Alkaline electroless nickel boron coating

Alkaline electroless nickel boron coating (NiB) is an autocatalytic coating process. The coating is deposited from an aqueous solution which contains either an alkylamineborane or sodium borohydride as a reducing agent, a source of nickel ions, a buffer, complexant, and control chemicals.[1] Alkaline nickel boron coatings are classified as Type 1, Nickel thallium boron or Type 2, nickel boron.[2]


As-plated grains of amorphous nickel boron deposit in a columnar structure with the columns being perpendicular to the substrate surface and forming a nodular topography on the surface.[3] Coating will contain 2.5–8% boron by weight.[2]


Generation 1

Type 1, Nickel boron thallium

The original Bellis formulation, (US patent 3674447, H.E. Bellis), was modified by adding stronger chelating agents to produce generation 1 nickel boron. A method for applying nickel boron to titanium without fatiguing the titanium substrate was also developed.[4]

Generation 2

Type 1, Nickel boron thallium

In 1986, generation 2 nickel boron, (US patent 5019163, C. Edward McComas), was developed which further increased stability and repeat-ability of the process. These changes qualified the process for more stringent quality control programs.

Generation 3

Type 1, Nickel boron thallium

Introduced in 1994 and patented in 1998, (US patent 6183546, C. Edward McComas), Generation 3 was introduced, which could be replenished while in use versus the earlier generations that were operated as batch systems enabling high-volume production within a 3% standard deviation.

Generation 4

Type 2, Nickel boron

In 2000, the patent was issued for Generation 4 nickel boron, (US patent 6066406, C. Edward McComas). Generation 4 was characterized by the implementation of lead tungstate as the stabilizer in place of thallium sulfate. UCT Coatings Inc. holds the exclusive rights to Generation 4 under the brand names UltraCem, Fail Zero, and EXO.[5]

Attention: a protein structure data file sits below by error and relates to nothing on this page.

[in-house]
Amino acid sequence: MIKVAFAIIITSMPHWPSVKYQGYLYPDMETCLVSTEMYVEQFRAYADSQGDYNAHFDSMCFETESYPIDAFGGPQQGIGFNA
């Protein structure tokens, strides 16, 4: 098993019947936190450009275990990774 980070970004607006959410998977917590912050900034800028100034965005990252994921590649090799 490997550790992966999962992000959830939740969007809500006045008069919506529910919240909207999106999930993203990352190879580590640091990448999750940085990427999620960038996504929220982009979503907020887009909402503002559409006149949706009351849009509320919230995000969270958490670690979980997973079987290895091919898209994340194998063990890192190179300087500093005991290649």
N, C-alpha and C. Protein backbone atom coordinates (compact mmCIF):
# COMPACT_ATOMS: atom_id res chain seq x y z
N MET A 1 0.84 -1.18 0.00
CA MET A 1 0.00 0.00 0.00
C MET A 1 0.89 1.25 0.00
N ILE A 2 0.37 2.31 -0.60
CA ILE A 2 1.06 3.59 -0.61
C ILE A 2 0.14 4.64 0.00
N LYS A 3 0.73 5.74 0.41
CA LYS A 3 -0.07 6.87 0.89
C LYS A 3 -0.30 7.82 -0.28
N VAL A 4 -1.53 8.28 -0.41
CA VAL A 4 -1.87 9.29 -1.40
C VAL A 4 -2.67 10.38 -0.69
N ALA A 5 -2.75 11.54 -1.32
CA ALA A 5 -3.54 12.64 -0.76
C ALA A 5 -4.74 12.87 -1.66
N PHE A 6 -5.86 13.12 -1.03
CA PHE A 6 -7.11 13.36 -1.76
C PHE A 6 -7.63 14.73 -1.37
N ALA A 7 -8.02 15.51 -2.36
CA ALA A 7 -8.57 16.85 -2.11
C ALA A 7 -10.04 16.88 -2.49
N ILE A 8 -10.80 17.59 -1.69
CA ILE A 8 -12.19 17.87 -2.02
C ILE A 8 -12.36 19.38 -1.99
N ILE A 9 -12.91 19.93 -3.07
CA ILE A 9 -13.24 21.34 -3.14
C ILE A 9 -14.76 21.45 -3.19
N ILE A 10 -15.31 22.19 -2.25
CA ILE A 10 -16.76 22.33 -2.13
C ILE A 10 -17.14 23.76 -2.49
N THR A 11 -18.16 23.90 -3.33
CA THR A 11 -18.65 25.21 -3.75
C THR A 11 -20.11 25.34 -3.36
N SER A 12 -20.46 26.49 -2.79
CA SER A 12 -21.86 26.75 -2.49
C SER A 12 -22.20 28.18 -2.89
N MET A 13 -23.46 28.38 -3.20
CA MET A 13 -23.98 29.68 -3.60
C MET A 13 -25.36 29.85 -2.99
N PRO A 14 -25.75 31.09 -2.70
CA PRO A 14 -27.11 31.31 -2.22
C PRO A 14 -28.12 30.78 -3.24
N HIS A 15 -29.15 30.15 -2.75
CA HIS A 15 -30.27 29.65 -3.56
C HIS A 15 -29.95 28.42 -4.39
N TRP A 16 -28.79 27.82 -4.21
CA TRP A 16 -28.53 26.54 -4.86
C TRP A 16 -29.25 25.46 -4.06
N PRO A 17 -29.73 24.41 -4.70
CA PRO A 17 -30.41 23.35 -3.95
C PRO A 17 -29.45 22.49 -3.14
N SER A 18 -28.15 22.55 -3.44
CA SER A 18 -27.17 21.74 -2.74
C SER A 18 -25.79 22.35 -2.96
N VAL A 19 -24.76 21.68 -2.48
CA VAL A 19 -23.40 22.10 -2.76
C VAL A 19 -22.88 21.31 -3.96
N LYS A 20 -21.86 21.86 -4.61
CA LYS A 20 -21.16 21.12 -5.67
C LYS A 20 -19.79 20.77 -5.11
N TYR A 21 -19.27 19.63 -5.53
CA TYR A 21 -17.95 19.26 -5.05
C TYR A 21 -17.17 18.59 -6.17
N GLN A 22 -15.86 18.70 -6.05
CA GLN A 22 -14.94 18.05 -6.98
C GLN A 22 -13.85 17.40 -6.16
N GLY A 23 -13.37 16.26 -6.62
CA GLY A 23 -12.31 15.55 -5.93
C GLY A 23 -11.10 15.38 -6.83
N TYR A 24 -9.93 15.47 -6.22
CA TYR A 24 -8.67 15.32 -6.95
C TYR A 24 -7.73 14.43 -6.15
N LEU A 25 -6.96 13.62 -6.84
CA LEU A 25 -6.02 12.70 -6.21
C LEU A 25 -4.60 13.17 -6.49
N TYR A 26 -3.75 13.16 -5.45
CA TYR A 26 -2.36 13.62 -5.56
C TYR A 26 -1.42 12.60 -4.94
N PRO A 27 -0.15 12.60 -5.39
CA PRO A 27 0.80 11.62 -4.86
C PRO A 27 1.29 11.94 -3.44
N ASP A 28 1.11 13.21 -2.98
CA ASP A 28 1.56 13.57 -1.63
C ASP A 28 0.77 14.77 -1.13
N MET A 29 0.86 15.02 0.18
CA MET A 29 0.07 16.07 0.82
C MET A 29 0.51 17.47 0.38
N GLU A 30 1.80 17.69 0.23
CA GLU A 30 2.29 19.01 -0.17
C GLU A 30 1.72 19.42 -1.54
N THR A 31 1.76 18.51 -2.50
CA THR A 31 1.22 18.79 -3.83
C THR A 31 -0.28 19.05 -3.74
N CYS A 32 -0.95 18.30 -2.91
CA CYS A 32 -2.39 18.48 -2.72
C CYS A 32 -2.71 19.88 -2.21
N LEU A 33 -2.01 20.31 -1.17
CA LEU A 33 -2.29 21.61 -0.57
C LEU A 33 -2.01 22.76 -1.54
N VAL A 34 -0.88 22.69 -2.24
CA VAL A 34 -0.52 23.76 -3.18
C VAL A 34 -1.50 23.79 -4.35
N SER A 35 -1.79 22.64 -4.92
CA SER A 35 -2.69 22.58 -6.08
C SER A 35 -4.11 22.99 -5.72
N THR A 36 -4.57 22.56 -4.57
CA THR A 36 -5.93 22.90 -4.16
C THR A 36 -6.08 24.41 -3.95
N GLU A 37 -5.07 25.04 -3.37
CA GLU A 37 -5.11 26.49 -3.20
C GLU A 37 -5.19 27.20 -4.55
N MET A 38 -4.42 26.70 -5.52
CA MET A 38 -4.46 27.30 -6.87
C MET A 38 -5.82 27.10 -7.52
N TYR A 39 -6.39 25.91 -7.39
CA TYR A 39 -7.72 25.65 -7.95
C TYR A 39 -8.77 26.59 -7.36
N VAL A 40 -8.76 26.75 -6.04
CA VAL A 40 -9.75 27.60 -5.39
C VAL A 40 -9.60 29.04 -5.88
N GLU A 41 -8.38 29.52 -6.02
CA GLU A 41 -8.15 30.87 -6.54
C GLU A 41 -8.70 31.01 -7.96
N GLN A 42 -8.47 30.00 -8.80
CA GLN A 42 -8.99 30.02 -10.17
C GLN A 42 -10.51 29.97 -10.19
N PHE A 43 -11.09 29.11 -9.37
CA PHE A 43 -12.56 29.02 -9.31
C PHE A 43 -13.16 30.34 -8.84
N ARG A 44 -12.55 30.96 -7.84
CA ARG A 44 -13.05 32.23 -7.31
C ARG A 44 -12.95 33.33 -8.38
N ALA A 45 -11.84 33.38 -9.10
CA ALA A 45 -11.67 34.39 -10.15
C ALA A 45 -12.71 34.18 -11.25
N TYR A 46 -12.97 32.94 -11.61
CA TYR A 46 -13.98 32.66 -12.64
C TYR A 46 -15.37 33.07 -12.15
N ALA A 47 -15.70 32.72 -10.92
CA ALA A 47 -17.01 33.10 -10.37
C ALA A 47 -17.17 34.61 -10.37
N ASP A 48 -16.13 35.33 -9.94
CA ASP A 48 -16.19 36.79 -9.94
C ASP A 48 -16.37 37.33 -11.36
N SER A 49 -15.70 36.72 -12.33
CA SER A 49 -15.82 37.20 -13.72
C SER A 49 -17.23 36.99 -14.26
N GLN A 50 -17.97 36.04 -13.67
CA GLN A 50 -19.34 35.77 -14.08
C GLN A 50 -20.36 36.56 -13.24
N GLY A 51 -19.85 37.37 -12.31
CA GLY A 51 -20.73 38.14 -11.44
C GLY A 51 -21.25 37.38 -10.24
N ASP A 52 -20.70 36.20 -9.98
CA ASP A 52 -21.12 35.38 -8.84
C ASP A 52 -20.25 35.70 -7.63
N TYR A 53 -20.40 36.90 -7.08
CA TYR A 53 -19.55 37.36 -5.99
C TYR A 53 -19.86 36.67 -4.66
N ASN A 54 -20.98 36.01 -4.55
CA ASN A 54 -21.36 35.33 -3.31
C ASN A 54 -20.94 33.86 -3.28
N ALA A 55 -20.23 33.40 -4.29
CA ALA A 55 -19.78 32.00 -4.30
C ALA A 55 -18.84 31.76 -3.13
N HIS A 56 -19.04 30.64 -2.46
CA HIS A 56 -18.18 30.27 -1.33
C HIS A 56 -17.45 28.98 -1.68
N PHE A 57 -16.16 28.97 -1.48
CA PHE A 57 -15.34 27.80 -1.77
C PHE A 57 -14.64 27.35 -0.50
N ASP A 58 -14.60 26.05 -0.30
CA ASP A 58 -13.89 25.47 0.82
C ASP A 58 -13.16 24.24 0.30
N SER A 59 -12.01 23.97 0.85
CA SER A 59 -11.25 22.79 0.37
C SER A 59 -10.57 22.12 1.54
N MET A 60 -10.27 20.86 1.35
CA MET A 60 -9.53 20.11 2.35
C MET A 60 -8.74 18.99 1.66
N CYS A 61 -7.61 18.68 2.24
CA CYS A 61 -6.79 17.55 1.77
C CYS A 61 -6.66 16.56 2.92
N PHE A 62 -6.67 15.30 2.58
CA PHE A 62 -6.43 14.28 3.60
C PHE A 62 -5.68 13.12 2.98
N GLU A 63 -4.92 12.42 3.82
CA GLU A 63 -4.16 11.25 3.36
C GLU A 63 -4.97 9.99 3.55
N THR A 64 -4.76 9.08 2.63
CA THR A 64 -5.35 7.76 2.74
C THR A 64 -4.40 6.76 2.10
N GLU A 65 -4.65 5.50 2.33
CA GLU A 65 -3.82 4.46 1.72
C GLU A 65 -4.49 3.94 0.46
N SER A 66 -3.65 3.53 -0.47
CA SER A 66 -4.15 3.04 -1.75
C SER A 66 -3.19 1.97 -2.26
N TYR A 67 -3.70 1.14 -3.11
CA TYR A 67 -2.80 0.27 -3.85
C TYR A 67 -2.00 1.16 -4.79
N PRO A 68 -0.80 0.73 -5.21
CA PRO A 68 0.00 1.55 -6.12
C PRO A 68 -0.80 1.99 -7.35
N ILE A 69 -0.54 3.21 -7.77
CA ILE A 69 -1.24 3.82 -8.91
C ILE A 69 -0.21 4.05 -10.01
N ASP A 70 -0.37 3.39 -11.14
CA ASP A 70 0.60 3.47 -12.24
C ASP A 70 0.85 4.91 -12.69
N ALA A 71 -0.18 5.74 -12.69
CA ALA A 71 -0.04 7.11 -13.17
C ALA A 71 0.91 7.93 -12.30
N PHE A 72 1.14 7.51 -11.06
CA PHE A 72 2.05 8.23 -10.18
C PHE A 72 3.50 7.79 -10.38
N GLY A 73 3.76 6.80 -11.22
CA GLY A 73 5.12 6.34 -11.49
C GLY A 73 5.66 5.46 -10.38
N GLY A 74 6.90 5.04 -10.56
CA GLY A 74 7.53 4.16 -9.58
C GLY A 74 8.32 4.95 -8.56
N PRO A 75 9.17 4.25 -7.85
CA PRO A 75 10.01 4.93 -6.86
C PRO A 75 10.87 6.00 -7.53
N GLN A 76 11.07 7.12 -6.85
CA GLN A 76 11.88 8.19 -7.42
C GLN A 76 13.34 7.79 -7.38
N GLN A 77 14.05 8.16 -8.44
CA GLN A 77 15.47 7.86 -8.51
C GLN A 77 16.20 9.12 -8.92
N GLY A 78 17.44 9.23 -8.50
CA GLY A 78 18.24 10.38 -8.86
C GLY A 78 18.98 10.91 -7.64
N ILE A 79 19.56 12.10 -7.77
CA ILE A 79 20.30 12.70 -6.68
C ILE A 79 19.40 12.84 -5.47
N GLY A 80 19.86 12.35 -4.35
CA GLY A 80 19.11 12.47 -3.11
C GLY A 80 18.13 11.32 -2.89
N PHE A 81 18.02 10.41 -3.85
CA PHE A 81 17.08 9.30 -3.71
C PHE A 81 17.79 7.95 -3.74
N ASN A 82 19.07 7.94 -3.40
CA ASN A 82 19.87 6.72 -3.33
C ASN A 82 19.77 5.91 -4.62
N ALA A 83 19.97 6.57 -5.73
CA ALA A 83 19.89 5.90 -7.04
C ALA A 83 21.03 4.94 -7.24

Nickel boron coatings are columnar in growth, resulting in a distinct nodular topography which serves to reduce surface-to-surface contact of two mating/sliding surfaces reducing drag/friction. The nodular structure dissipates heat at greater efficiency due to greater surface area. The combination is advantageous when used on saw blades as an example by greatly reducing the drag and temperature of a Nickel Boron-coated saw blade, US application 20090205470-A1, published 2009-08-20. The nodular structure also reduces drag in both aerodynamic and fluids such as when applied to ship propellers (US application 20090123777-A1, published 2009-05-14), down-hole crude oil pumping equipment, bushings, thrust washers used for a wide variety of automotive and truck transmissions, guide plates for paper handling equipment, and greaseless guns (US patent 6782650, Edward McComas).


  1. ASTM B607. "Standard Specification for Autocatalytic Nickel Boron Coatings for Engineering Use- 91(2009)".
  2. SAE. "AMS 2433B-1994 Plating,nickel-thallium-boron or nickel-boron". Archived from the original on 2014-01-01. Retrieved 2013-12-31.
  3. Y.W. Riddle; T.O. Bailer (April 2005). "Friction and wear reduction via an Ni-B electroless bath coating for metal alloys". Journal of Materials. 57 (4): 40–45. doi:10.1007/s11837-005-0080-7.
  4. PWA-259. "Processes and Specifications".
  5. "UCT Coatings, Inc".
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